Guest Blog: Nature’s Upside-Down: Going from Topside to Underwater with Dalton Hamm
Have you ever wondered what it would be like to be an underwater photographer? Imagine sitting on a boat, putting on this heavy gear (40-50 pounds) and then, after you giant stride into the water…. you’re weightless!
Actually, more than that, you’re floating (“wait, what?”), yep, floating. You get your camera rig handed to you from the boat, hook up with your buddy, let a little bit of air out of your BCD and descend, weightlessly gliding through the water in search of adventure, from the smallest sea critters to the largest pelagic predators, maybe even spotting a wreck!
You may be thinking “very cool, but how do I get there?”
Well, you have to start by being comfortable in the water – which takes education and practice – because when you are shooting on land, you don’t have to worry about breathing, but underwater, there is no air except what you bring with you. Even the best swimmers can always use practice and improvement; though I grew up freediving and spearfishing, I recently took a freediving class just to hone those skills even more.
Depending on what type of underwater photography you want to do, if it’s in a pool or other shallow water or you’re looking for large pelagics like dolphins and whales you don’t need SCUBA – you can simply take a freedive course to learn how to handle that environment, but don’t neglect a water-based first-aid course to keep yourself and others safe.
Now you’re feeling good and your comfortable in the water, how do I get my camera in there with out ruining it? There are several answers anywhere from a $50 plastic bag off Amazon that I would advise against, up to a pro level DSLR with an aluminum underwater housing and strobes that would run you the price of a small car.
But let’s start with something that is good and won’t break the bank, if you are planning on just working in your pool or in the shallow waters of a spring or river (Less than 33 ft.), Outex makes a great solution around $400. If you are looking for something a little more robust like a surf housing from AquaTech you will be between $1000 and $1500. The pinnacle will be a full dive housing that’s rated to depths from 60 meters or more; like Ikelites ABS-PC housing going for $1600 up to a fully machined aluminum housing like the one from Seacam for $5000 and that’s just for the base housing no ports or lights.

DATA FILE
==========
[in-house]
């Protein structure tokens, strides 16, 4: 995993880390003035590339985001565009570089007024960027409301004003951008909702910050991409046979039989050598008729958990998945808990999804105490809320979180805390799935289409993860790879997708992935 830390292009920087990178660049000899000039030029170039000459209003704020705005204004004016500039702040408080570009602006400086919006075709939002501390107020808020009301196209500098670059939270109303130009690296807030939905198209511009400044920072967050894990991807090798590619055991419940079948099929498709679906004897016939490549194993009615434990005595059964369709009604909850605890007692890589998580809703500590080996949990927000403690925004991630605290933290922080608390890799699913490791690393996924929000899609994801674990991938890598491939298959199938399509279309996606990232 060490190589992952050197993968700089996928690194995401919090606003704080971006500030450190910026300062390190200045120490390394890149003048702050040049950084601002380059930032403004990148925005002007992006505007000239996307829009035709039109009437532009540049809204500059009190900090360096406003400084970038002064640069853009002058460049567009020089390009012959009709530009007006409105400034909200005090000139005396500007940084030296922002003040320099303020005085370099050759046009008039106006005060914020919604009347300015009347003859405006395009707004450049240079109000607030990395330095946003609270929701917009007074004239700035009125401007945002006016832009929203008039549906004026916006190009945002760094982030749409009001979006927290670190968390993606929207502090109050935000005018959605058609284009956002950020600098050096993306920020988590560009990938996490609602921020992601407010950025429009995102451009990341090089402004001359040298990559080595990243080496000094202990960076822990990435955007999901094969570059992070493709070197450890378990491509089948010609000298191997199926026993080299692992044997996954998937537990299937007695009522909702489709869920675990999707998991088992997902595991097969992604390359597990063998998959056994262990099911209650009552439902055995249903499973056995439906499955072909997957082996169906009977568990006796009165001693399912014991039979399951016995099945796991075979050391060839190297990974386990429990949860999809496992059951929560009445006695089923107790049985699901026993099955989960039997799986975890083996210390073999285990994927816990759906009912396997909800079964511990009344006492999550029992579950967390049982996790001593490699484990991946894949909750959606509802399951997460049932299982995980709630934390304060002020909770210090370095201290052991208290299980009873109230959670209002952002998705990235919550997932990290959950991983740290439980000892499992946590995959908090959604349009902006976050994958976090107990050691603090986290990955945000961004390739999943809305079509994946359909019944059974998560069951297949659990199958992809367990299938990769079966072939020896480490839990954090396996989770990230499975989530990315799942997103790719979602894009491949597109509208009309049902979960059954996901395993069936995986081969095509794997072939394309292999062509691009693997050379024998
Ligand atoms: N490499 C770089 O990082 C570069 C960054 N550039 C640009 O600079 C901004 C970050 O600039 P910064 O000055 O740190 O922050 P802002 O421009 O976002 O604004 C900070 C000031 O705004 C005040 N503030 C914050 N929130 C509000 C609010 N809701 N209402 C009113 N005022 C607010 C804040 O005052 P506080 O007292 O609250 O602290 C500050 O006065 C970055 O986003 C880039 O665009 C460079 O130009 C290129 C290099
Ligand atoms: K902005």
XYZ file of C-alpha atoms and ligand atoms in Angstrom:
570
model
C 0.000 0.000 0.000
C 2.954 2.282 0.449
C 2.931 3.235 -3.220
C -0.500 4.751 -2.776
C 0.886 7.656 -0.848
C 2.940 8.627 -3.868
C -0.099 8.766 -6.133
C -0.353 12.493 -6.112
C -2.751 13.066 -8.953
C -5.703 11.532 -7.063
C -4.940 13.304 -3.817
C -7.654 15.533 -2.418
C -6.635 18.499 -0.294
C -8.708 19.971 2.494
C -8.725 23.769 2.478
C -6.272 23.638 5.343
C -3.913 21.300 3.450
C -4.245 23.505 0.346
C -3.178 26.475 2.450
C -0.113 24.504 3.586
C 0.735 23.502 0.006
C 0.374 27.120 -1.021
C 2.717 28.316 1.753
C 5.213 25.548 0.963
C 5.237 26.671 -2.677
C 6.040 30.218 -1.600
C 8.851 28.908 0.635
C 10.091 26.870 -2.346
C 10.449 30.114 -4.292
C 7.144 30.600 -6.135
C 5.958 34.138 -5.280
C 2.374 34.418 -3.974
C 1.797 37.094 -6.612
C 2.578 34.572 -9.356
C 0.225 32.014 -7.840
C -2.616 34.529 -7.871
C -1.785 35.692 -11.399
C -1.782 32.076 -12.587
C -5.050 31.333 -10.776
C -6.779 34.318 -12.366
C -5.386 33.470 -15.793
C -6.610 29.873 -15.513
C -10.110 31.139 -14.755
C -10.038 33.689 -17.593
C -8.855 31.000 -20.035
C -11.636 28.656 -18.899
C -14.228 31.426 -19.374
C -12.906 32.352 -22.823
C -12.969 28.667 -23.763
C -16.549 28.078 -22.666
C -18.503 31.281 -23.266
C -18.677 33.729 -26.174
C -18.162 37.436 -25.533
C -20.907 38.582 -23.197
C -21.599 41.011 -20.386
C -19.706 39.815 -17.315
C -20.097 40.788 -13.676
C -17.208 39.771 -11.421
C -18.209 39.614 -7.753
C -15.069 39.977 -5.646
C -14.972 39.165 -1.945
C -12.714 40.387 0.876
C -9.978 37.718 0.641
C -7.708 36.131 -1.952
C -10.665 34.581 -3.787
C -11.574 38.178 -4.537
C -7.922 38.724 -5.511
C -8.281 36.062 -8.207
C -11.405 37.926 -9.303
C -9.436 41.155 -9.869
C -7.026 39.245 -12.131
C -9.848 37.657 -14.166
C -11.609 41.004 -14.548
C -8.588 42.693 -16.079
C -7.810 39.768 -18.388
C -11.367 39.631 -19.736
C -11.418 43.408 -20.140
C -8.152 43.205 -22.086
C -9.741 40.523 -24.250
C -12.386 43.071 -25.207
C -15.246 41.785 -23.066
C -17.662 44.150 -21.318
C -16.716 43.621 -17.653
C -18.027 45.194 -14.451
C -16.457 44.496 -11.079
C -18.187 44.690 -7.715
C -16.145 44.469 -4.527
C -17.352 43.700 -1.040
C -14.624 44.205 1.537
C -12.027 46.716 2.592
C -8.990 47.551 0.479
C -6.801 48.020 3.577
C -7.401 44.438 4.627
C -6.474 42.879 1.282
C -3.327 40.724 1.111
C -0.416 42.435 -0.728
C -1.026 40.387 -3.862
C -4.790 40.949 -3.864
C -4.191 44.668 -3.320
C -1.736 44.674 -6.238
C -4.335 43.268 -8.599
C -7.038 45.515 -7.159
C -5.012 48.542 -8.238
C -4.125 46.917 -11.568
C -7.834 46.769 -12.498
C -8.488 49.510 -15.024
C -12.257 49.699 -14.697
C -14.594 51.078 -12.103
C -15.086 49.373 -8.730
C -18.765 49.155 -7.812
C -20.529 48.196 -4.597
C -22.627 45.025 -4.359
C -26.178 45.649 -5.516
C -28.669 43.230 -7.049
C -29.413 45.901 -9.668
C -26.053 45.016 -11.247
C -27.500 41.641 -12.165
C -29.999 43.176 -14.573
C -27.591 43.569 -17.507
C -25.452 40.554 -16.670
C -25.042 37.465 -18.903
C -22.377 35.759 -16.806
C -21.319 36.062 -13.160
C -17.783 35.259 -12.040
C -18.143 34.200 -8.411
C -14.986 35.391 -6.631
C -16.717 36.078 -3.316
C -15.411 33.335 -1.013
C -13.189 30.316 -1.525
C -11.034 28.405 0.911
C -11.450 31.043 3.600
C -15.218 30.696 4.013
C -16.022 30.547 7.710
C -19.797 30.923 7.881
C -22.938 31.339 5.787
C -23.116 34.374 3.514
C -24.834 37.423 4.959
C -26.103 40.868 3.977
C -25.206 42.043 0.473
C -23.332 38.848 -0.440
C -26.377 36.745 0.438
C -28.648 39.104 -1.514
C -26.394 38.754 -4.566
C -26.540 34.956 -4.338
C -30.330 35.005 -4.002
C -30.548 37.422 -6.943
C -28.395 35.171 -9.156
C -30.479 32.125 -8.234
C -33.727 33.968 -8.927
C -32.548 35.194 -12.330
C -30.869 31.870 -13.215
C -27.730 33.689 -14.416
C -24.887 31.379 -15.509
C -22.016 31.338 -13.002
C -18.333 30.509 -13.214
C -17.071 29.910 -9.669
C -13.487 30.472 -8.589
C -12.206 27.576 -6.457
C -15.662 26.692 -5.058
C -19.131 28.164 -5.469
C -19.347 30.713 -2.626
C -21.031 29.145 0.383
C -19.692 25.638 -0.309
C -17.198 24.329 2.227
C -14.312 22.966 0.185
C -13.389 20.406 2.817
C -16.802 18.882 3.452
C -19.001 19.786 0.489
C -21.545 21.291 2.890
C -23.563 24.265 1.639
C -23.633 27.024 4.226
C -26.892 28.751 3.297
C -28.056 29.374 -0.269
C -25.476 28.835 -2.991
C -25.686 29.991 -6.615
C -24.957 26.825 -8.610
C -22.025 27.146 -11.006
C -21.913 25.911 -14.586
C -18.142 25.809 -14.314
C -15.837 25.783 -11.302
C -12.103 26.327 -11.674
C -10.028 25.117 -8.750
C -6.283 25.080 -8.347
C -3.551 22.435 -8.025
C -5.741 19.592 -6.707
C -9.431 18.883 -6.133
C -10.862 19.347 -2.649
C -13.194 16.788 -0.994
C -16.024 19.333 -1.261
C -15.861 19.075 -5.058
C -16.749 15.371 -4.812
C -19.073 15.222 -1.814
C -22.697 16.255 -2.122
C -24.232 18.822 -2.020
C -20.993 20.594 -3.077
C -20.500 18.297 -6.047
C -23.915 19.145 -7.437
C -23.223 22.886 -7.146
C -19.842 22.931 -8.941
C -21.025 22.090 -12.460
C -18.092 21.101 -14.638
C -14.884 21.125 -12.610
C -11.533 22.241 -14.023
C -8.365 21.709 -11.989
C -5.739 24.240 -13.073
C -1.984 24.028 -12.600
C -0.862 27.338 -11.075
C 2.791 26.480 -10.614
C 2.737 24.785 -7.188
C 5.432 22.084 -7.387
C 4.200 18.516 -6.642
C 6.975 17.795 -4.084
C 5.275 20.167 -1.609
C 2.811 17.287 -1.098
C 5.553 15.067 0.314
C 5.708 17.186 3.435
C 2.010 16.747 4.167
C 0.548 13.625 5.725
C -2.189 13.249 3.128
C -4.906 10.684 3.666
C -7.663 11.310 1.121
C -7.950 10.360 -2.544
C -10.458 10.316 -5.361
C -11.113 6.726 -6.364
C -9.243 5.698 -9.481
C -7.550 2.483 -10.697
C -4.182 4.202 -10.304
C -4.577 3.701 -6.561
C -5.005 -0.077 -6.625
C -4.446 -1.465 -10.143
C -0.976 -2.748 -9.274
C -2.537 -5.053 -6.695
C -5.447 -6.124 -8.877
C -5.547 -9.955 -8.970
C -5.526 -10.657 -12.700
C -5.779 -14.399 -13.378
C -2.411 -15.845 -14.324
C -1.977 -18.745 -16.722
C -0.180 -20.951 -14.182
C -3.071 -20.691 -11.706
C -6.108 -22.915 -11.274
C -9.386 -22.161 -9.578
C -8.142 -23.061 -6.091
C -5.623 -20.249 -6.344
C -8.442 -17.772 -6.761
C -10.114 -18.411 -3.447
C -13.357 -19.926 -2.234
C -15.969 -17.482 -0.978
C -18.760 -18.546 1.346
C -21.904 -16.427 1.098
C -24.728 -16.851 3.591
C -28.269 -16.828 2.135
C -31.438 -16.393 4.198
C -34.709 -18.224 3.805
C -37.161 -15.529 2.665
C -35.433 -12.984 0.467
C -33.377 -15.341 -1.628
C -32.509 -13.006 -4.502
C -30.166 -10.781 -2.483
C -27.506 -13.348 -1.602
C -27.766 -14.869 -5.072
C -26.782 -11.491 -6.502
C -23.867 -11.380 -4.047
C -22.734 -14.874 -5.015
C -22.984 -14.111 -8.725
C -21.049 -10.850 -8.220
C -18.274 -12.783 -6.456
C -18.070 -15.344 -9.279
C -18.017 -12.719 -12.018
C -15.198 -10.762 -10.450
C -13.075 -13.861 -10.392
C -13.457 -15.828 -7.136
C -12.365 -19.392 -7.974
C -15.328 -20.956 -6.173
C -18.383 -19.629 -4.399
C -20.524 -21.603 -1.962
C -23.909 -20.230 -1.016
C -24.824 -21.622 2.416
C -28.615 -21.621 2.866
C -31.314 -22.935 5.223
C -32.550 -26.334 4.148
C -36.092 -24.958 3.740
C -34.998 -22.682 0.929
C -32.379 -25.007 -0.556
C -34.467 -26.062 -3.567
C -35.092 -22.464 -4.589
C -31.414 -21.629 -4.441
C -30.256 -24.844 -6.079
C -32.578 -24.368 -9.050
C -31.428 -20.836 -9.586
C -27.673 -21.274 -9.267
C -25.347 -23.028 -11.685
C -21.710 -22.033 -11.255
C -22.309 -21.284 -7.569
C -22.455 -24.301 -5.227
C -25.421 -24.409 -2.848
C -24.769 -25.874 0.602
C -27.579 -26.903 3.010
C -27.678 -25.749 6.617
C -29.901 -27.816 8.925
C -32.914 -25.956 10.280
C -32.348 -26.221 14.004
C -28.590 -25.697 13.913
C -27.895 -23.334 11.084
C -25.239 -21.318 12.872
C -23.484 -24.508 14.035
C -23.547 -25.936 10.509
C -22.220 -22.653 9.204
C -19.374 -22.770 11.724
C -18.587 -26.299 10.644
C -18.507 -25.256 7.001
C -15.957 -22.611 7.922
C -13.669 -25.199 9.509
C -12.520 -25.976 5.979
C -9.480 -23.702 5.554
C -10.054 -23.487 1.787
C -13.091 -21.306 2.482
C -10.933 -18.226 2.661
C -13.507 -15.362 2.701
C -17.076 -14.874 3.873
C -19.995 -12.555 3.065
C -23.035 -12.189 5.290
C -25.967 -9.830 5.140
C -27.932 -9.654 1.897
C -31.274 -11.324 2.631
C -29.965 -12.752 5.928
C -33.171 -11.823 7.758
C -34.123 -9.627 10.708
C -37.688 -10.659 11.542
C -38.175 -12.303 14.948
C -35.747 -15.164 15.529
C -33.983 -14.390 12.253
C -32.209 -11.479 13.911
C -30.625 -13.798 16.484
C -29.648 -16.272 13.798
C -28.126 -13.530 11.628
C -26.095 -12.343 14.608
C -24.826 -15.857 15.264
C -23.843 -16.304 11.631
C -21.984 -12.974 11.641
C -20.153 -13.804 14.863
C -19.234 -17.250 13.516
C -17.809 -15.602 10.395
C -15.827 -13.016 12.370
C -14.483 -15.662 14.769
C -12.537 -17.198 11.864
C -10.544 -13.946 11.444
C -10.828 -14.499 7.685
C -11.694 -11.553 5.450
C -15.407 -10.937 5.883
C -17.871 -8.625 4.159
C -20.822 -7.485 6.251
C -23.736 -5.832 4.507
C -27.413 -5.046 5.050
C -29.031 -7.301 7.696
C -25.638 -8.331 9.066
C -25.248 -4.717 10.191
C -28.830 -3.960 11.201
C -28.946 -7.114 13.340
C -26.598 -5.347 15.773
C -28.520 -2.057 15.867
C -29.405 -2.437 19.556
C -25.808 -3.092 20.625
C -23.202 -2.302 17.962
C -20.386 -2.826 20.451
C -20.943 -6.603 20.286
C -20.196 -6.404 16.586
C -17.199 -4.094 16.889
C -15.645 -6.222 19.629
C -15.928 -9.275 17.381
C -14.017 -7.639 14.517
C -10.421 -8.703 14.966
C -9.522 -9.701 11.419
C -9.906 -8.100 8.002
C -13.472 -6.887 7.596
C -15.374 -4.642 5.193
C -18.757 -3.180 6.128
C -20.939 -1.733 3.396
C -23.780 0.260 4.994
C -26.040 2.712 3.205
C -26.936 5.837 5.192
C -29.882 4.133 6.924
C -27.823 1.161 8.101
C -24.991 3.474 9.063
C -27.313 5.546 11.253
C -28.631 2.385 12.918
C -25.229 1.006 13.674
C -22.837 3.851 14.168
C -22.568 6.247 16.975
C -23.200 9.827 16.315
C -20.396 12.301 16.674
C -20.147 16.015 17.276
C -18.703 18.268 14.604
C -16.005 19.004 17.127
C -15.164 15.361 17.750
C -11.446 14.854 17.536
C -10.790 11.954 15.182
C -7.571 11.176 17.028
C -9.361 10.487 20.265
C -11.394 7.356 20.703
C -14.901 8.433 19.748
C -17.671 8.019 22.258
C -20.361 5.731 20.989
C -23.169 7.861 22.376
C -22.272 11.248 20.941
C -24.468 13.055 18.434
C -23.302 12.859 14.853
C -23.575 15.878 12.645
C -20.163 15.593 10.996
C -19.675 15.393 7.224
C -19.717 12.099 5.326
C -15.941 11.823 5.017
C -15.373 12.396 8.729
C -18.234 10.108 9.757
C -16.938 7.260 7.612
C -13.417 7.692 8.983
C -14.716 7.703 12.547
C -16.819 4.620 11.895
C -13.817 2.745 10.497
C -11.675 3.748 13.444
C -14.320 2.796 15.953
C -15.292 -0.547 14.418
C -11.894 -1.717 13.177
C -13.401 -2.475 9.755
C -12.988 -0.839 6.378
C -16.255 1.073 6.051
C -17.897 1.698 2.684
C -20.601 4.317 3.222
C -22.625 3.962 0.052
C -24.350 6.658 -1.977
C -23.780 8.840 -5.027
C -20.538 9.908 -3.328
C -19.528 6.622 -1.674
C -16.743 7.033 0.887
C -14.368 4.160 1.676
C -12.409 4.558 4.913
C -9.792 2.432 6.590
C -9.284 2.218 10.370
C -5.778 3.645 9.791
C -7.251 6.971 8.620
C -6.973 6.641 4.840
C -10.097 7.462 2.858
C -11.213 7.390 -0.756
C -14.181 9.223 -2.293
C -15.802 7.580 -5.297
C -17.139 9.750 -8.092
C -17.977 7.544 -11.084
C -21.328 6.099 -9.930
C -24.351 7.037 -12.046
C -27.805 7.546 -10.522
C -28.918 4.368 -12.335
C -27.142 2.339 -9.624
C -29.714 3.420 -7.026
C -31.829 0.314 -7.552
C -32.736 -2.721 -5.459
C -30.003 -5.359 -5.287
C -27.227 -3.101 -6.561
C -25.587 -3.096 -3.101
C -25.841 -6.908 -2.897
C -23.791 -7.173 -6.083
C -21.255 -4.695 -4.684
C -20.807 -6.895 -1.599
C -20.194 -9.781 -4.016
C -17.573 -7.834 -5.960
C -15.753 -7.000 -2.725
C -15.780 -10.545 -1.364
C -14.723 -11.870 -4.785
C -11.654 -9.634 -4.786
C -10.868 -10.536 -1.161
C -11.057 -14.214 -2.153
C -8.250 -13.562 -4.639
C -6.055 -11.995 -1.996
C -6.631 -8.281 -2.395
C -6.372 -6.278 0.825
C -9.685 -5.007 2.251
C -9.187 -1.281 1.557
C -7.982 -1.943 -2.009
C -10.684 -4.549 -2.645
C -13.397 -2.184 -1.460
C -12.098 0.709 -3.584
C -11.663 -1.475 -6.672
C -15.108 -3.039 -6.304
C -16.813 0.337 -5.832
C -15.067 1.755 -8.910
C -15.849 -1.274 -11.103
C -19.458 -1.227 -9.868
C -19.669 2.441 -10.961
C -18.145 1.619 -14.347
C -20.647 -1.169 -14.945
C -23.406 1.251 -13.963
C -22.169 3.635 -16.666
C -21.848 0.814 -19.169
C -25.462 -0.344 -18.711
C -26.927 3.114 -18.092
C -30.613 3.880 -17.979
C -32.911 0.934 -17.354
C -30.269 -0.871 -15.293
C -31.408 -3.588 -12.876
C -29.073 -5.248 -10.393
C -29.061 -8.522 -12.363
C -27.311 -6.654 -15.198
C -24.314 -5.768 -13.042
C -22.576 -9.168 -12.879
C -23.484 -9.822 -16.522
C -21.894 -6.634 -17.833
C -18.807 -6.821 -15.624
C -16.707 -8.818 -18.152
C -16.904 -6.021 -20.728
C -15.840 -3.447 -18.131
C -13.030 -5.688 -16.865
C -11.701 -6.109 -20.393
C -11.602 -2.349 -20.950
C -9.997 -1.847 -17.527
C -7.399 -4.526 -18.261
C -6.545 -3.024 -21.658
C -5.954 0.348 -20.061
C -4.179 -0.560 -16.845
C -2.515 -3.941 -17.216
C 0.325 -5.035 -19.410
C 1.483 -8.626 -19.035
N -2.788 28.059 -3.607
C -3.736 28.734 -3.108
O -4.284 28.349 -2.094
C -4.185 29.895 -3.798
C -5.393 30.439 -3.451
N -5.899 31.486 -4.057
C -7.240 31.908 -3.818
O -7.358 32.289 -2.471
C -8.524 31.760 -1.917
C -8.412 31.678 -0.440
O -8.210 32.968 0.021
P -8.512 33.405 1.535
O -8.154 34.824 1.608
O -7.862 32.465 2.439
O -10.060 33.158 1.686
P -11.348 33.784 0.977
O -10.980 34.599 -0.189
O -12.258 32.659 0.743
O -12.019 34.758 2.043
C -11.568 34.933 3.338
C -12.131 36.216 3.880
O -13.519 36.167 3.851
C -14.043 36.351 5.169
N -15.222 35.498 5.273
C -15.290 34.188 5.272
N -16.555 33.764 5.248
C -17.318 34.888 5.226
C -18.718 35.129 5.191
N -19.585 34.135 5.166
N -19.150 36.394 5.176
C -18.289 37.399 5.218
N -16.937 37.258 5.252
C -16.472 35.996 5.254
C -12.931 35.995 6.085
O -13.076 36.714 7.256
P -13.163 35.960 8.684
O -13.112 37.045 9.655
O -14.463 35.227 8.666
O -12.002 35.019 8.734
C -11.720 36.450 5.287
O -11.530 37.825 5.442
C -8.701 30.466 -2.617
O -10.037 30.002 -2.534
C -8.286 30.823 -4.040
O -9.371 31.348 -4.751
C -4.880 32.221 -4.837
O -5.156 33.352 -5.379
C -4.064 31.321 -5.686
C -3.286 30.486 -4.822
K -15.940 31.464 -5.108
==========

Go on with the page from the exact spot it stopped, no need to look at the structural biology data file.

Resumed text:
This is all assuming you know the camera you want to use, which is a topic in and of itself because the optics underwater are more different than on land and what makes a great land lens might make it a poor underwater lens.
Once you’ve picked out your housing and lights and learned about the dynamics of underwater photography, it’s time to start planning… Are you doing something in a pool, local spring or beach, taking underwater portraits like Kristina Sherk or getting shots of your pooch like Kaylee Greer? Or are you on the hunt for something deeper like a wreck, a colorful reef or maybe a big shark? No matter your subject you start in the same spot logistics and planning. You should have a plan for each underwater shoot from a mood board to water safety. There is an old saying in SCUBA diving: plan your dive and dive your plan.
You’ve trained and you’ve planned, now it’s time for the fun part: getting in the water! You are on location, you’ve set up your camera rig and double checked everything about your housing, from seals and ports to bulkheads and lighting cables (if you’re working with a housing without a vacuum system, a quick dip in a pool or other test site can save you a lot of frustration and hundreds of dollars) and everything looks good.
So now it’s time to ease into the water, grab your rig, put in some base settings, and start shooting. In the water you see a turtle munching on a patch of sea grass, and you start going over your mental check list: get close, don’t disturb the environment, strobe positioning, don’t stir up the water column, shoot upward, relax, and never chase or hassle the sea life.
With a few shots on the card, you head back for post processing, and hopefully that won’t be much, because you have shot RAW so you have a lot of data, got close to reduce the volume of water between you and the subject and used strobes to bring back the color and contrast.
So you head into Lightroom and import your files and start your edit, pushing and pulling sliders to get the right amount of contrast, color, exposure and detail, adding your own “special sauce” then BAM! You’re done! You have a winner that will look good anywhere rather it’s social media or a well-lit metal print.
If you found this interesting make sure to jump in with both feet and join me at the KelbyOneLive.com Outdoor Conference May 18th and 19th to learn more.
And remember have fun and leave nothing but bubbles and take nothing but pictures.